Krill Oil vs. Fish Oil: An Omega-3 Comparison

The benefits of omega-3 fatty acids are widely recognized. Reducing inflammation, protecting against neurodegenerative diseases (such as Alzheimer’s), reducing lactic-acid build up, boosting immune-system functions, increasing fertility in both men and women, improving heart health, reducing depression and anxiety, improving eye health, decreasing the risk of diabetes, improving skin health, and increasing cancer protection are all scientifically supported benefits linked to diets rich in omega-3 fatty acids.

Bottom line: If you’re not getting enough omega-3 oil in your diet, you should consider making a change. But sometimes that’s easier said than done.

ALA (alpha-linolenic acid) omega-3 fatty acids can be found in certain nuts and seeds, but for the two most crucial omega acids — named eicosapentaenoic acid (EPA) and docosahexaenoic acid (DHA) — you’re going to have to look to the sea. Seafood is often the most potent source of vital omega-3s, which is why a lot of health enthusiasts choose to get their omega-3s from supplements. But at the end of the day, the omegas are still coming from seafood, and that means krill oil or fish oil.

So, which one is better? Let’s compare the two options and see how each holds up.

Krill Oil vs. Fish Oil: Sources

Both Krill and fish oil offer valuable omega-3s, but when it comes to overall nutrition, they aren’t exactly the same. For one thing, they come from different sources.

Fish oil comes from a variety of fish. Specifically, it comes from what’s known as “oily” or “fatty” fish, such as tuna, cod, salmon, halibut, anchovies, mackerel, salmon, and sardines.

Krill oil, on the other hand, doesn’t come from fish at all. Krill oil comes from tiny ocean-dwelling crustaceans called Antarctic krill. These animals are an important part of the diets of many ocean-based animals (including marine mammals and seabirds).

Krill Oil vs. Fish Oil: Nutrients

While both fish oil and krill oil contain high levels of the aforementioned EPA and DHA omega-3s, krill oil also contains a number of other important nutrients.

Krill oil contains high levels of vitamins A, E, and D, as well as phospholipids and choline. Additionally, and possibly even most importantly, krill oil contains the antioxidant astaxanthin. Astaxanthin helps reduce oxidation in both krill and fish oil, lengthening shelf life and reducing the risk of rancidity. And while it is possible to add astaxanthin to fish oil after the fact, with krill oil, it’s already part of the chemical makeup.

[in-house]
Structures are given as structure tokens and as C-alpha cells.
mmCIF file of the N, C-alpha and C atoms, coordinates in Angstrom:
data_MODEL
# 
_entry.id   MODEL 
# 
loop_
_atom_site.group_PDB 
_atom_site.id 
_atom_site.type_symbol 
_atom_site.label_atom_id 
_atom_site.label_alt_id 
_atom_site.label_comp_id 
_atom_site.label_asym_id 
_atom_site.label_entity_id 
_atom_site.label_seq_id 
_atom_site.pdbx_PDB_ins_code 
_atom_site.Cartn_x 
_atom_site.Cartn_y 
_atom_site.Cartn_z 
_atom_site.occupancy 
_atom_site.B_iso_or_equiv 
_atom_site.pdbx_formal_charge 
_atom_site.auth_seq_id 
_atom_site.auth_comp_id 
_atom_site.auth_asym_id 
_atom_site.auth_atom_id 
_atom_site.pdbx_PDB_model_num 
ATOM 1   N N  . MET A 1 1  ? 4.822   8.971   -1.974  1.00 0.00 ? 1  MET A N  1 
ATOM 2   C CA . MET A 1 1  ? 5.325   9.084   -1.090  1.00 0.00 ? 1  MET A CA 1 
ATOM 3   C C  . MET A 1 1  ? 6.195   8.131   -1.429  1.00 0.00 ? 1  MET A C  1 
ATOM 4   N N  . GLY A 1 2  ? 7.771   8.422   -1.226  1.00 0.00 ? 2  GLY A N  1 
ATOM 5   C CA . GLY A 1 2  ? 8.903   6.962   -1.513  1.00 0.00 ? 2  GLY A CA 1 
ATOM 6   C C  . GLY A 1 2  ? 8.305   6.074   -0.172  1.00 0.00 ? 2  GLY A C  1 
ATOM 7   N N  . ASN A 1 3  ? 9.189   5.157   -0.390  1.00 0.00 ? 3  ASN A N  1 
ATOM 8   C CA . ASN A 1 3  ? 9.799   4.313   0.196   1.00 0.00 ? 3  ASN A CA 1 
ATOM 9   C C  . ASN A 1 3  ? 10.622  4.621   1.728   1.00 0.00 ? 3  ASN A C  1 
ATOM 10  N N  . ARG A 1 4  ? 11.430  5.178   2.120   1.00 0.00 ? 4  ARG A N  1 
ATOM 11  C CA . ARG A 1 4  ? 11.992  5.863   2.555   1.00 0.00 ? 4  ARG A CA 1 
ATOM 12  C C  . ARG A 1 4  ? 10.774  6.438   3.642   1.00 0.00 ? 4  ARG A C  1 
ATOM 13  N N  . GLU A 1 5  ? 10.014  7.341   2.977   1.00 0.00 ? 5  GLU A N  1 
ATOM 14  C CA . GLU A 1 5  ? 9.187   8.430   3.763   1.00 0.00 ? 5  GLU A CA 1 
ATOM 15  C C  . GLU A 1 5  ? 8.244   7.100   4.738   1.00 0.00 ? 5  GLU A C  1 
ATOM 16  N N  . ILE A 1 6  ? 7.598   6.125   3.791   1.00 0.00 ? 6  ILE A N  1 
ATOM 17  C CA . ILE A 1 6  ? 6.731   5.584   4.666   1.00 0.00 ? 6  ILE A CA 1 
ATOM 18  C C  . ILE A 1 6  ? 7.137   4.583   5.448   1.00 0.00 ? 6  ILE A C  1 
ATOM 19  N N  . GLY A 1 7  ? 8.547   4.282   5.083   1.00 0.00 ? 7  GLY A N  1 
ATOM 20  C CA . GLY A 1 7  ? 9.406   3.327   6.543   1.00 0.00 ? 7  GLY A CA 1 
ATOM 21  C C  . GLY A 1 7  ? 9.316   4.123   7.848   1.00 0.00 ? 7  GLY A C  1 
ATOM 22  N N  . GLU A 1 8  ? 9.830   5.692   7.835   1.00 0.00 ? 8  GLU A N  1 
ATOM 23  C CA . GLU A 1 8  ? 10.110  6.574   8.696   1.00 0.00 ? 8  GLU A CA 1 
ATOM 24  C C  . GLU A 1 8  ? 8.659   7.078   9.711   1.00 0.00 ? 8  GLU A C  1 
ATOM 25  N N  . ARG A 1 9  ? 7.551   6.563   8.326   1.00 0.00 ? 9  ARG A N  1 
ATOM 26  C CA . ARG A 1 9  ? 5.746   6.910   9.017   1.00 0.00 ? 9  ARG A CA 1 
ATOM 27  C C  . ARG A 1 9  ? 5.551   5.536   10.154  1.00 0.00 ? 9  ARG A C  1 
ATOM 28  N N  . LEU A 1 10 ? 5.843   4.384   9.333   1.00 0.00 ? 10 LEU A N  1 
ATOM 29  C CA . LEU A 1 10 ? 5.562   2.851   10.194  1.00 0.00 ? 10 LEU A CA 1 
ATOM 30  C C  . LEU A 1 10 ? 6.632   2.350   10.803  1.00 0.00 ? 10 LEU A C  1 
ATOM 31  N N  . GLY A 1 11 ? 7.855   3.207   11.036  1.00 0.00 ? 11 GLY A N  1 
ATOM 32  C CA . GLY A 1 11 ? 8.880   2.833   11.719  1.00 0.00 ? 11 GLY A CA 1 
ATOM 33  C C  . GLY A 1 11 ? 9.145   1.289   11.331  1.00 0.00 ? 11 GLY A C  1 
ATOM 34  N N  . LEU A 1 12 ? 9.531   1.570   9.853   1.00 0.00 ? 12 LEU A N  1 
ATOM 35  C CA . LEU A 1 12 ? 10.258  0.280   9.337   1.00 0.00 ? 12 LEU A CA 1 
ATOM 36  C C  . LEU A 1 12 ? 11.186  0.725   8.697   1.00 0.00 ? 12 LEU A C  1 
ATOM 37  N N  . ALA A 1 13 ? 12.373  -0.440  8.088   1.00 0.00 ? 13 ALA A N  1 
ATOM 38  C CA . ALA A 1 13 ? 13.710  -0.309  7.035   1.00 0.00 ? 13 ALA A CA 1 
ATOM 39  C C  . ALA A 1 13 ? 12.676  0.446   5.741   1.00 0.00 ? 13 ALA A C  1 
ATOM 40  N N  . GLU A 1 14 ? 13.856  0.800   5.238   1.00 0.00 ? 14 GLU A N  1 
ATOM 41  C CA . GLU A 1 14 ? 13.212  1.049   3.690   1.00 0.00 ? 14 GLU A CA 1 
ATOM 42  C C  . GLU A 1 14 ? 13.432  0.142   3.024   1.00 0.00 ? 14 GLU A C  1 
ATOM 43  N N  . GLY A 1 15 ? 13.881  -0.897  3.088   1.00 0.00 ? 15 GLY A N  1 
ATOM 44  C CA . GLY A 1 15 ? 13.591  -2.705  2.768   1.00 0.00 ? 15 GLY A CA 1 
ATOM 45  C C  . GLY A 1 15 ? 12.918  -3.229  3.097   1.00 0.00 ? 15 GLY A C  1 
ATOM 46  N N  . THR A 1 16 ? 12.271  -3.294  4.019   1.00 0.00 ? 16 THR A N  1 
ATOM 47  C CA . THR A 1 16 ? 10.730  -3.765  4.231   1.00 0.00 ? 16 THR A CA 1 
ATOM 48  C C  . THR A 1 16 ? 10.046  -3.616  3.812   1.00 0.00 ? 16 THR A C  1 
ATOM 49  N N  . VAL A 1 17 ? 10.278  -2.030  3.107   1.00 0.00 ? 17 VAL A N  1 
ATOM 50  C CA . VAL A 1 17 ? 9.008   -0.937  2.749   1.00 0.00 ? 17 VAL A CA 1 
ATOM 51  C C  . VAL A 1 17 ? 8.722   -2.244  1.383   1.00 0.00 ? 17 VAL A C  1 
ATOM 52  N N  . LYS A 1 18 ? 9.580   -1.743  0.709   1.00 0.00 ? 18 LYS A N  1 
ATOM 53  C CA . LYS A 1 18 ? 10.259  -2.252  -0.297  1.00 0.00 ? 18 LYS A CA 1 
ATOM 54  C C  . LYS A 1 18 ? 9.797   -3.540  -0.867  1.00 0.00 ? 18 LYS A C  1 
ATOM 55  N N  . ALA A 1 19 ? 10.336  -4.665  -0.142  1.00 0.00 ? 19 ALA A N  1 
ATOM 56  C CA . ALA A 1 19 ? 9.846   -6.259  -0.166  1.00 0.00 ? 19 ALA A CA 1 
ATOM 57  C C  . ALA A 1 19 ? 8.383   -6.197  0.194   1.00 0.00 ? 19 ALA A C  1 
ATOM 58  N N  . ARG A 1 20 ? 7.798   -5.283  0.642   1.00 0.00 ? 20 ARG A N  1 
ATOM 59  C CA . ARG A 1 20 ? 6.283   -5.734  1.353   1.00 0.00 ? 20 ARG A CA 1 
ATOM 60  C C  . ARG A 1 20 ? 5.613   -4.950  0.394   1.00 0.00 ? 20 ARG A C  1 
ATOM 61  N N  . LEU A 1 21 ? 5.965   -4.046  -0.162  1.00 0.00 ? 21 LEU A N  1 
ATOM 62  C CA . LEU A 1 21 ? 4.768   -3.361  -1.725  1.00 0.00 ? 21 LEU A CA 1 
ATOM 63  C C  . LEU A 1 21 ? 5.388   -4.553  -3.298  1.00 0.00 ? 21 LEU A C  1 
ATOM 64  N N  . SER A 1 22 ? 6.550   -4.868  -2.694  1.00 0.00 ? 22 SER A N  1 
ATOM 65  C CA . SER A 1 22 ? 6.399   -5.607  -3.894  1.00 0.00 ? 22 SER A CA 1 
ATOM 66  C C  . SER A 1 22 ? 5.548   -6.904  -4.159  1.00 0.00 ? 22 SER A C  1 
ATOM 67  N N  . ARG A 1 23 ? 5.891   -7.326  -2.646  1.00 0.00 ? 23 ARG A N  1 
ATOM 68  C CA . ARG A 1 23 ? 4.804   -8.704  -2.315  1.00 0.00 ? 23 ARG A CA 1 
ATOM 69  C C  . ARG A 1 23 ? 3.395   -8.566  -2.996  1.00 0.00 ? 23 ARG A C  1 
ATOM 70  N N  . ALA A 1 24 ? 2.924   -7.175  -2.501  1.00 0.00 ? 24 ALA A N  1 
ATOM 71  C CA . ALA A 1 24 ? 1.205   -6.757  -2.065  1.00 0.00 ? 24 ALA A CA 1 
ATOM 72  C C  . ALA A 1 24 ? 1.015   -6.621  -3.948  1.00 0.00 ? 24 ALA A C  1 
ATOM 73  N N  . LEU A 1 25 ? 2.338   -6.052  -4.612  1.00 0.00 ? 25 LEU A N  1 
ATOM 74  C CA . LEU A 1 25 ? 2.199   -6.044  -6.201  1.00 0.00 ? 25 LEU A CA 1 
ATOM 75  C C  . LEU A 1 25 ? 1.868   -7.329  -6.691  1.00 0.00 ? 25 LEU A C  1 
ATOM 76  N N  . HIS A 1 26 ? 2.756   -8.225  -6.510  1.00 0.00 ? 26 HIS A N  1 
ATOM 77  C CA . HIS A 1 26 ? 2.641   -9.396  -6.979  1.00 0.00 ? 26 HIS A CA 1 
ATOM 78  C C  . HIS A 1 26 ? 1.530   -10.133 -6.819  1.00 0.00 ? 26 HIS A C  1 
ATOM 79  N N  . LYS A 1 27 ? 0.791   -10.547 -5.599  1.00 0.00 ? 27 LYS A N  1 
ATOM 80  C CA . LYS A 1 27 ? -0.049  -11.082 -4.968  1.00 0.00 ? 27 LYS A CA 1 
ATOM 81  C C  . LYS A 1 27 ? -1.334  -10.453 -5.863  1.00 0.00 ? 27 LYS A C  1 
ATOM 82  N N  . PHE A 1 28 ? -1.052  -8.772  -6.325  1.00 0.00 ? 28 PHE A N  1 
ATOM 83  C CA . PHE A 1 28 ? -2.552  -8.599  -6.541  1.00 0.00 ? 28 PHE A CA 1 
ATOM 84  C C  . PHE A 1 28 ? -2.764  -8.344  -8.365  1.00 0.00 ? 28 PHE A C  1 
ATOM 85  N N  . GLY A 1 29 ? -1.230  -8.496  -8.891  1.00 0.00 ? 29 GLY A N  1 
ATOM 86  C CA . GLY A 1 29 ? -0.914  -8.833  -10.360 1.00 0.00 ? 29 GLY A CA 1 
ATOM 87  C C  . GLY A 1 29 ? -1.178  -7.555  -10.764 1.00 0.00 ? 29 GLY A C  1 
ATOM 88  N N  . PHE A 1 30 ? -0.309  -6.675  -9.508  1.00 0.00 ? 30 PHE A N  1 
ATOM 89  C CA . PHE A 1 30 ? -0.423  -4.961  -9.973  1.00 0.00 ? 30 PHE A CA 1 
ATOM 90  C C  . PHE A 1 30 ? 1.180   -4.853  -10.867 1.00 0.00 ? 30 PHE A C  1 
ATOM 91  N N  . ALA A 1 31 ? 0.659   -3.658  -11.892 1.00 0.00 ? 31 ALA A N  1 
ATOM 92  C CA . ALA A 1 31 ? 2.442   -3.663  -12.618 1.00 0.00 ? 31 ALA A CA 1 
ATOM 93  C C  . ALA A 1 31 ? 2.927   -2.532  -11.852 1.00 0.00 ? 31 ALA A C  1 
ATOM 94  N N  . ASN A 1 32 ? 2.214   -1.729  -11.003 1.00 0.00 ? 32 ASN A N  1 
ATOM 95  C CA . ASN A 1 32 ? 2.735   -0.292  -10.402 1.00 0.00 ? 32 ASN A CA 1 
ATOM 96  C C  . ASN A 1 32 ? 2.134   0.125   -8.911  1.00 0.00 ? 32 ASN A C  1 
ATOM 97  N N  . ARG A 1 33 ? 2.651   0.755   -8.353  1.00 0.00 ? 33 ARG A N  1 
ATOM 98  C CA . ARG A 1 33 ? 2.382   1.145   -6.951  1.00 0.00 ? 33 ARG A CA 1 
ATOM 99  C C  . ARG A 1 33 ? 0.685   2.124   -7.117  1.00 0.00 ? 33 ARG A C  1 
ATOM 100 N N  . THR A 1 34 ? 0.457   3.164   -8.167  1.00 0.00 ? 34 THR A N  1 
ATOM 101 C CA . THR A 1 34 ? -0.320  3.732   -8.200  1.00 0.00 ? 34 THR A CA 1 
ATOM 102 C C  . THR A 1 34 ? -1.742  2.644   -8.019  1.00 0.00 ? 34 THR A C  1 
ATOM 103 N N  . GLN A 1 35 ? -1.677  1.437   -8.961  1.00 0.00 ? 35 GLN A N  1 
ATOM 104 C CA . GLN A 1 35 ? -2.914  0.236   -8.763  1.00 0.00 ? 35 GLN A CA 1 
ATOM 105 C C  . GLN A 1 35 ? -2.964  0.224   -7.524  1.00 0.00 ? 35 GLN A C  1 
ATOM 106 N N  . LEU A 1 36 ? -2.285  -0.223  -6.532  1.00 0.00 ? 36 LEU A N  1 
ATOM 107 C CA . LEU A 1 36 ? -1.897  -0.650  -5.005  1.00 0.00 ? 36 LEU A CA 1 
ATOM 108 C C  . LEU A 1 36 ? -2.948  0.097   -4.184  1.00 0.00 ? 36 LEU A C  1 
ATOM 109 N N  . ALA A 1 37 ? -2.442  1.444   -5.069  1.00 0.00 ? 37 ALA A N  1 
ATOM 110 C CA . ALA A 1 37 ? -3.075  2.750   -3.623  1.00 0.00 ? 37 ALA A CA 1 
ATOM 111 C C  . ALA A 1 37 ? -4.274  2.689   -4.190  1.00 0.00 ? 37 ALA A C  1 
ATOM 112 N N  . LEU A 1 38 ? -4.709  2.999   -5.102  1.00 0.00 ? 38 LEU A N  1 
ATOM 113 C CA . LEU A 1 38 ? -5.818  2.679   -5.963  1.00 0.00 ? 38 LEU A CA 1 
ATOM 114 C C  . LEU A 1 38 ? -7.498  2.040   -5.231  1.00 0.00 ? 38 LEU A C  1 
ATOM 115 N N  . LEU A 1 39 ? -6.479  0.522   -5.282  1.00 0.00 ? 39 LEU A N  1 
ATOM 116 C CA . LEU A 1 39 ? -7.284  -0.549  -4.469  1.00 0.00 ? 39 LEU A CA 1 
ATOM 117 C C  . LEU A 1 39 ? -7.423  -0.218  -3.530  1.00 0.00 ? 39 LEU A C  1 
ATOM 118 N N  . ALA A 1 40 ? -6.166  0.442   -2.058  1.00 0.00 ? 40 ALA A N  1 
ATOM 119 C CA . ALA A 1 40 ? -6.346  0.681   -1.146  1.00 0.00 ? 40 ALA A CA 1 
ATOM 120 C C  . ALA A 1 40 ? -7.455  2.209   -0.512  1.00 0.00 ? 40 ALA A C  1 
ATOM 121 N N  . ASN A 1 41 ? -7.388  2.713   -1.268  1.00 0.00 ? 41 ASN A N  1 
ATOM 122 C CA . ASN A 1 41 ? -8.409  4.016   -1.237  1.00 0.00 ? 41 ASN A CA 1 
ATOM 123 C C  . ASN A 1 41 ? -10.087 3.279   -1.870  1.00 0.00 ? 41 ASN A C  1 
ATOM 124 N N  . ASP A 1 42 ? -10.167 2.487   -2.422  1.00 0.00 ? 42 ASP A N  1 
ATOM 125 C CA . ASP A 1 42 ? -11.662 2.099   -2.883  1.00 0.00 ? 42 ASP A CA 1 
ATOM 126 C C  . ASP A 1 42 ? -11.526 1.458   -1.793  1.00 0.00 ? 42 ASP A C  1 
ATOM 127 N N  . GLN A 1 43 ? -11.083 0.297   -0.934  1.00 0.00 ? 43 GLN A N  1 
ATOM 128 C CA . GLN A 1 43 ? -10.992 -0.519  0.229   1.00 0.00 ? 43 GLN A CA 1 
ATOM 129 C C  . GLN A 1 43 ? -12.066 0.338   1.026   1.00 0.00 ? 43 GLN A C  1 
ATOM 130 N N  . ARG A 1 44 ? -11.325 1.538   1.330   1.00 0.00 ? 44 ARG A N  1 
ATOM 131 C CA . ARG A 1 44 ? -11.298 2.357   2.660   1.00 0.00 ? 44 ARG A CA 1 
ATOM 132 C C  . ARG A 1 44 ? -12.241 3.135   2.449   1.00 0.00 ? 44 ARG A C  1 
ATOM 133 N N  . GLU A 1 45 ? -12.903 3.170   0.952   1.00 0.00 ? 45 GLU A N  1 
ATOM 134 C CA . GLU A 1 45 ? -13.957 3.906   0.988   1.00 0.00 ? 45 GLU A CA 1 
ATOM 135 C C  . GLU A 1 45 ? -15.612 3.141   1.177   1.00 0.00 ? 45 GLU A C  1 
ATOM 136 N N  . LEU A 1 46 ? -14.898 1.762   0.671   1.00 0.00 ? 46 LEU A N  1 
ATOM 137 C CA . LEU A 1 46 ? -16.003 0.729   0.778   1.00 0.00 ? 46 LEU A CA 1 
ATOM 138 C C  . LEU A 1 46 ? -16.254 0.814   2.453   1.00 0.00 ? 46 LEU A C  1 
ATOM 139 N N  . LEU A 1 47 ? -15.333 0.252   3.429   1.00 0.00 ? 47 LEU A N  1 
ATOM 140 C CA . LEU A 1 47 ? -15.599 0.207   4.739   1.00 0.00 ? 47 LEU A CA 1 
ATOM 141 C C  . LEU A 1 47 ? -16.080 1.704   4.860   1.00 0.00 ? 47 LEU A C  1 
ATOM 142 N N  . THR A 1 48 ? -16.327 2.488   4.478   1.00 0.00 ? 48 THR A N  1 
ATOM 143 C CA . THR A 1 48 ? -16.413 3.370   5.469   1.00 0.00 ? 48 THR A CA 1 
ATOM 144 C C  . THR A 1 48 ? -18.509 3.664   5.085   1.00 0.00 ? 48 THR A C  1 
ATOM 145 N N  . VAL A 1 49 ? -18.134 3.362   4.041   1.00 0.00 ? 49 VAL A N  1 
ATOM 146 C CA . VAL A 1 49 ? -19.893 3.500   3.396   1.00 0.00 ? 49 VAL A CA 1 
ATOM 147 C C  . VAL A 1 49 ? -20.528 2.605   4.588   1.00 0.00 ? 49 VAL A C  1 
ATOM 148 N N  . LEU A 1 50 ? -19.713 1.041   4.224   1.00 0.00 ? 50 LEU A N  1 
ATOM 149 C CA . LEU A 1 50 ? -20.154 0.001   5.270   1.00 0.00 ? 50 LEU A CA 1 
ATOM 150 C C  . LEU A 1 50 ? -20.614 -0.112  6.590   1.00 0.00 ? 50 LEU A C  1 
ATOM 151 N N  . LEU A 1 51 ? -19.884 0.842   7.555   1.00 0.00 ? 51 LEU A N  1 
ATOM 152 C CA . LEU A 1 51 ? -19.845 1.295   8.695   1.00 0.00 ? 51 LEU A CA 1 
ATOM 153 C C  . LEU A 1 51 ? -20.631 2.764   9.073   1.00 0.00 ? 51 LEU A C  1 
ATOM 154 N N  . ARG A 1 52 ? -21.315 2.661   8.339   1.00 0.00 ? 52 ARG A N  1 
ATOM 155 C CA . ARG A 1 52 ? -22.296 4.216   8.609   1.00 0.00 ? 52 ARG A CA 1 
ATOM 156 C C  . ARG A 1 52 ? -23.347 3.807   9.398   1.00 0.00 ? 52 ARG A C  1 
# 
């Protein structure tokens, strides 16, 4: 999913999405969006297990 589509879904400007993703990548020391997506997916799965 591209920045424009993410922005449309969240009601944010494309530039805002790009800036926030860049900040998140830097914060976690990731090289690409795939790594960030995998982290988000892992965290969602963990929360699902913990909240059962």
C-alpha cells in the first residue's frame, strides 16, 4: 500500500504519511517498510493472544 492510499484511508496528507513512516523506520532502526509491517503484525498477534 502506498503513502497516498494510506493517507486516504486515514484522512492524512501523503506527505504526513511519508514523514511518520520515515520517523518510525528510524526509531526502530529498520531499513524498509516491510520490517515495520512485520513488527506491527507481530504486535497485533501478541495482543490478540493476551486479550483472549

On the other hand, fish oil contains more EPA and DHA omega-3s than krill oil — approximately 30% compared to 14%. But there’s a catch, and it’s called absorption.

Krill Oil vs. Fish Oil: Absorption

There’s more to omega-3s than how much you’re taking in. If your body can’t easily absorb the fatty acids you consume, then they won’t be doing you much good.

Research suggests that the EPA and DHA found in krill oil is absorbed much more easily into the body than those found in fish oil. This is because the fatty acids in krill oil are packaged as phospholipids. By comparison, fish oil fatty acids are packaged as triglycerides. The difference is that phospholipids are easier for your body to use and can be absorbed more efficiently into the bloodstream than triglycerides. This means more omega-3s with fewer pills.

Getting more out of less is important to your body, but it’s also important for the environment.

Let’s consider sustainability.

Krill Oil vs. Fish Oil: Sustainability

Overfishing is a very real ecological danger. The United Nations reports that 17% of fish stocks worldwide are currently overexploited, 52% are fully exploited, and 7% are depleted. Fatty fish are among the most exploited populations.

Krill fishing, on the other hand, is tightly regulated by the Commission for the Conservation of Antarctic Marine Living Resources (CCAMLR). According to the CCAMLR, the annual krill catch is only ~0.3% of the unexploited krill biomass — well below established danger levels. This makes for a sustainable source of omega-3s.

Krill Oil vs. Fish Oil: Conclusions

Wherever you’re getting your omega — Krill or fish — you’ll be enjoying valuable health benefits that range across the board. That said, not all omega-3 sources are created equal. Krill oil offers better nutrients and easier absorption, all at a lower impact to the environment. Given the available data, the choice is clear: In the battle of krill oil vs. fish oil, krill takes home the prize. However, when krill isn’t an option (such as in the event that you suffer from shellfish allergies) fish oil is a reliable alternative choice.

Just be aware that some manufacturers only put a small amount of krill oil into their products. For the best krill oil supplements, make sure you’re using pure krill oil. Progenex Omega+ incorporates only high-quality pure krill oil, for a boost of omega-3s designed to keep your body healthy and happy.

You need your omega-3s, but it’s up to you to figure out how to get them. If a seafood-rich diet doesn’t appeal to you, then krill oil may be the best solution. Give Progenex Omega+ a try, and see for yourself what a little krill oil can do for you.


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